If CEO’s ran their companies like the Candidates run their campaigns….

The primaries are over and now we Americans and the world get to see the time honored spectacles of the Republican and Democratic Conventions.

A place where party faithful come and listen to leaders of their party paint a vision of tomorrow and in turn try to convince the greater party members and those of other parties that their vision is better.

Sound nice on paper, doesn’t it?  However, many times, and it looks like especially with this election, the paper is a little thin on specifics and heavy on hyperbole.  Nevertheless, this article isn’t really about our electoral process or this specific election as it is a similarly to what many CEO practice; business plans that are thin on specifics and heavy on hyperbole.

Business Planning

We were taught when we were young that the quickest route between two points was a straight line (it is actually a great circle, at least when it comes to navigation; I add this because I don’t want the fact checkers to have a snit).  So why are so many businesses without not only a strategic business plan, but a tactical plan as well?

“You fail to plan, then you plan to Fail.” – John L. Beckley, Founder of The Economics Press, Inc. and author

Ask a CEO what the business plan is, and they will give you a bullet pointed executive summary as proof that there is a plan.  While this limited executive summary is better than nothing; it really isn’t much.  It is talking points, and as we saw in the primaries, they get old after a while, especially without any meat to backup those talking points.  And by meat, we’re talking facts, figures, roadmaps, tasks, milestones, dates, timing, slippage and ultimately [sub]-goals.

Now let’s be fair to our CEOs.  Not every company has the talent or budget to have a planning department in their company.  Planning takes time, a tremendous amount of time.  Time that many feel is unproductive, failing to meet the goal of producing revenue.  This can’t be farther than the truth (within reason).

This is why we have the old military adage, the 5P’s.  Proper Planning Prevents Poor Performance.  Five simple words that say it all.

Strategic v Tactical Planning

Of the two types of planning, strategic is the most common.  Why, because you can create your bullet pointed executive summary, having for all intents and purposes a strategic plan, albeit a thin plan, but a plan nonetheless.

Most people can think strategically to some extent.  Moreover, if you are a CEO or business owner, you’ve at least identified long-term or overall aims and interests and the some means of achieving them.

Some of the business plans I have seen say:

“We are the primary distributor of widgets in the southern part of the county.  We do this by providing:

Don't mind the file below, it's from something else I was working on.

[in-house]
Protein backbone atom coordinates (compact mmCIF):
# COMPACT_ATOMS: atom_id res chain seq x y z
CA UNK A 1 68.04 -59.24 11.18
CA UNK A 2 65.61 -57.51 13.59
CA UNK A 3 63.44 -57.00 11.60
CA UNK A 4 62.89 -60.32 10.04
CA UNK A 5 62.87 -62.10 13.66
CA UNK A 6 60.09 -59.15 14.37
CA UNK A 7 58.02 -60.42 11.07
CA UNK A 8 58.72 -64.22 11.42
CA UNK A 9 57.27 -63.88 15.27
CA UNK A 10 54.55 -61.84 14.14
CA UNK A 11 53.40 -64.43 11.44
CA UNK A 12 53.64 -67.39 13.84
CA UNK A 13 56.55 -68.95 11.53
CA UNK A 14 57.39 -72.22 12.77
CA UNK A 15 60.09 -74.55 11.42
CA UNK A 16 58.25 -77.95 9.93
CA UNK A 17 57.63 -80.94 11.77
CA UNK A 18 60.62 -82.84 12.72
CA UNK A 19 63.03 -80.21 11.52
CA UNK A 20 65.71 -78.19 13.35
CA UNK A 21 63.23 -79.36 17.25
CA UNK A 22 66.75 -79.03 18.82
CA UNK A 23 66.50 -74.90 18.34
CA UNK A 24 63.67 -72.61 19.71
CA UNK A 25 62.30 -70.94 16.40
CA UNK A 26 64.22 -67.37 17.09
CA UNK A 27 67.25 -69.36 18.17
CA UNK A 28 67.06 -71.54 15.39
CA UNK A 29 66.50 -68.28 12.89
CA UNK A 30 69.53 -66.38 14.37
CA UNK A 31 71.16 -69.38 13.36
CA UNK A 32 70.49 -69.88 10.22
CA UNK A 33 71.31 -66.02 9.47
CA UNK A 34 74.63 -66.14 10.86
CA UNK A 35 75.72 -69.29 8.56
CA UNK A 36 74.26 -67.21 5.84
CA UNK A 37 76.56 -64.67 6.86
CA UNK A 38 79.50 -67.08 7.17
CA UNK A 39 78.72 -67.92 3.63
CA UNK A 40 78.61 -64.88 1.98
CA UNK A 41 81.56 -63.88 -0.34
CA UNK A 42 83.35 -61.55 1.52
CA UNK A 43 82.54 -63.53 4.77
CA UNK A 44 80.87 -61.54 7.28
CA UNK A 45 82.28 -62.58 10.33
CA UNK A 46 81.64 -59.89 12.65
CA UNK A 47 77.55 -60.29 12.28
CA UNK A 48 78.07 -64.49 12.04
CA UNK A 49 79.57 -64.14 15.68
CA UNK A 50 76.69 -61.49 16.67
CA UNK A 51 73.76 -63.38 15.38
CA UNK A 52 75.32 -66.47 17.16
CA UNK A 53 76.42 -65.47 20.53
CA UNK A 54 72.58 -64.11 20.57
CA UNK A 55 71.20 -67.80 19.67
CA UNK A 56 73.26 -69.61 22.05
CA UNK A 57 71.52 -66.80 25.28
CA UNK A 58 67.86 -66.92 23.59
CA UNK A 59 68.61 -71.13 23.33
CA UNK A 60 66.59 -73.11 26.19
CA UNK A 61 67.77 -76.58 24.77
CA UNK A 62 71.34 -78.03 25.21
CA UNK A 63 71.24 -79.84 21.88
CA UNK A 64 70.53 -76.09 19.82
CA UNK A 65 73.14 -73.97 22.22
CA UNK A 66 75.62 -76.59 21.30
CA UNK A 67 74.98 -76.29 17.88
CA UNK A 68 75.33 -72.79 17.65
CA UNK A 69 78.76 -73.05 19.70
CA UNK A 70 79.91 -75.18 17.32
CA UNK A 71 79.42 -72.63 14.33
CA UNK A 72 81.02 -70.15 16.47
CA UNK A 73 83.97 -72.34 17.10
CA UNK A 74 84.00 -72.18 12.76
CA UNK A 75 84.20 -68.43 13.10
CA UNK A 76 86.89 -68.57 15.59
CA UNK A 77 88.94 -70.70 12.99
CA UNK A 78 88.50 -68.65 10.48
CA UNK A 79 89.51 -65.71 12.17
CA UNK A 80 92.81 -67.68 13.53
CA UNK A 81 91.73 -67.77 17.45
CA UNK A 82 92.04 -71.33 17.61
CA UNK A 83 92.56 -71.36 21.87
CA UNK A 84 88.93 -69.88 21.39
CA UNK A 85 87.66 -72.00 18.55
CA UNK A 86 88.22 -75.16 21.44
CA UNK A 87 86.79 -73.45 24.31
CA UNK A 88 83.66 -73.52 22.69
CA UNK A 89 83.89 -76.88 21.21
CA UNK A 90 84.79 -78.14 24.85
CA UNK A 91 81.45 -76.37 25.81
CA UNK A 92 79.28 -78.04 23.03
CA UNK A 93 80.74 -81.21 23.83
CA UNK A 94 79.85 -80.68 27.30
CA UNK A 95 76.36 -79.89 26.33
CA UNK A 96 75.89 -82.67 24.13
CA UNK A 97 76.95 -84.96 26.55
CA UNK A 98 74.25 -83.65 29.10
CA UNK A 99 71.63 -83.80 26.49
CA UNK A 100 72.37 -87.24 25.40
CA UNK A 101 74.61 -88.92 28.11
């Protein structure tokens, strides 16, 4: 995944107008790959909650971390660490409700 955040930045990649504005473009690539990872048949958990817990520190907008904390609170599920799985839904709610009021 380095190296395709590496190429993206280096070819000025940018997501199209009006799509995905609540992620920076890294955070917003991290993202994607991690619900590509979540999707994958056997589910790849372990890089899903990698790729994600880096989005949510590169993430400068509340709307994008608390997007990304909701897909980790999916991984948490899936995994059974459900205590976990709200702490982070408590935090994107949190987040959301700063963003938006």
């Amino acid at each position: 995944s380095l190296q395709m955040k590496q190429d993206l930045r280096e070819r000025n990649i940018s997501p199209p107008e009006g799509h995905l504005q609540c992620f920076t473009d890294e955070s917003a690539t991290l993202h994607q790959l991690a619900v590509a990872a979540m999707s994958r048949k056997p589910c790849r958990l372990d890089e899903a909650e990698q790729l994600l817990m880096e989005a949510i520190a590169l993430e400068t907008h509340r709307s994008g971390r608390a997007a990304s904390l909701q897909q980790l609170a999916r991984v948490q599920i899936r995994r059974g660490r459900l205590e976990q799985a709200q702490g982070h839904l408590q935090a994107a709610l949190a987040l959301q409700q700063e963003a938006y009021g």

• The best value proposition
  • Next day delivery
  • No minimums
  • No handling charges

Which will allow us to build our company and ultimately enter the northern part of the county.”

That is for better or worse a strategic plan.  Where we are, where we want to go and some reasons why they will be able to achieve their goal.

Tactical plans give you a step-by-step, inch-by-inch recipe of how to go from here to there.  They should provide milestones, timing, be quantifiable, be able to be monitored, measured and have the ability for feedback. Tactical planning is more difficult because you need to get down in the mud and get dirty.

It’s easy to say (and every politician has said this) “I will keep our streets safe!” That is a great strategic plan and even a better political slogan since it imbues itself to the psychology of the voter; I want my family and friends safe.  However, how you get there is complicated and complex.  Your plan needs to match that complexity, but be dynamic enough to change with the situation.

A business plan needs to be dynamic.  Static plans will fail once there is a choice that was not imagined on the decision tree of the plan.  Think of the term “abort”; a computer term meaning abnormal termination.  The programmers did not think of every single possible result and the computer system, which is in some respects static, just gave up (especially older computer systems).

Living Document

Your business plan is a living document.  Simply as your business grows and changes, so too should your business plan.  As a CEO you see an opportunity that needs to be exploited.  Your business plan should be adjusted to reflect this new deviation, which in reality may be the ultimate in a dynamic system, change and that change brining profitability as a result.

“A lack of planning on your part, does not constitute an emergency on my part.” – SSgt Chad Sommers, USMC

Conclusion

Next time you are in a position to hear a pitch about a company, think about if there is any real planning behind the hyperbole.  Remember the more planning the better chance of success!